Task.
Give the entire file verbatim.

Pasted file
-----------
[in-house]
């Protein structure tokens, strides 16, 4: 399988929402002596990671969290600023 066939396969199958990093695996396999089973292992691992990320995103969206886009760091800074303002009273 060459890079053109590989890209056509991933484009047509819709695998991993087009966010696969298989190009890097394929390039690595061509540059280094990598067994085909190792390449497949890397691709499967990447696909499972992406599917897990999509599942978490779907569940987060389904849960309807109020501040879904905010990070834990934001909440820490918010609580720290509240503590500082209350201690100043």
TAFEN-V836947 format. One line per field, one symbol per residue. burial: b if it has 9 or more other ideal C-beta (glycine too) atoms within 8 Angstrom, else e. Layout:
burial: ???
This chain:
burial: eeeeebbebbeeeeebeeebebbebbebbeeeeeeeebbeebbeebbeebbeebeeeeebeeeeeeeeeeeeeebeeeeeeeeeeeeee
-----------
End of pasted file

[in-house]
């Protein structure tokens, strides 16, 4: 399988929402002596990671969290600023 066939396969199958990093695996396999089973292992691992990320995103969206886009760091800074303002009273 060459890079053109590989890209056509991933484009047509819709695998991993087009966010696969298989190009890097394929390039690595061509540059280094990598067994085909190792390449497949890397691709499967990447696909499972992406599917897990999509599942978490779907569940987060389904849960309807109020501040879904905010990070834990934001909440820490918010609580720290509240503590500082209350201690100043």
TAFEN-V836947 format. One line per field, one symbol per residue. burial: b if it has 9 or more other ideal C-beta (glycine too) atoms within 8 Angstrom, else e. Layout:
burial: ???
This chain:
burial: eeeeebbebbeeeeebeeebebbebbebbeeeeeeeebbeebbeebbeebbeebeeeeebeeeeeeeeeeeeeebeeeeeeeeeeeeee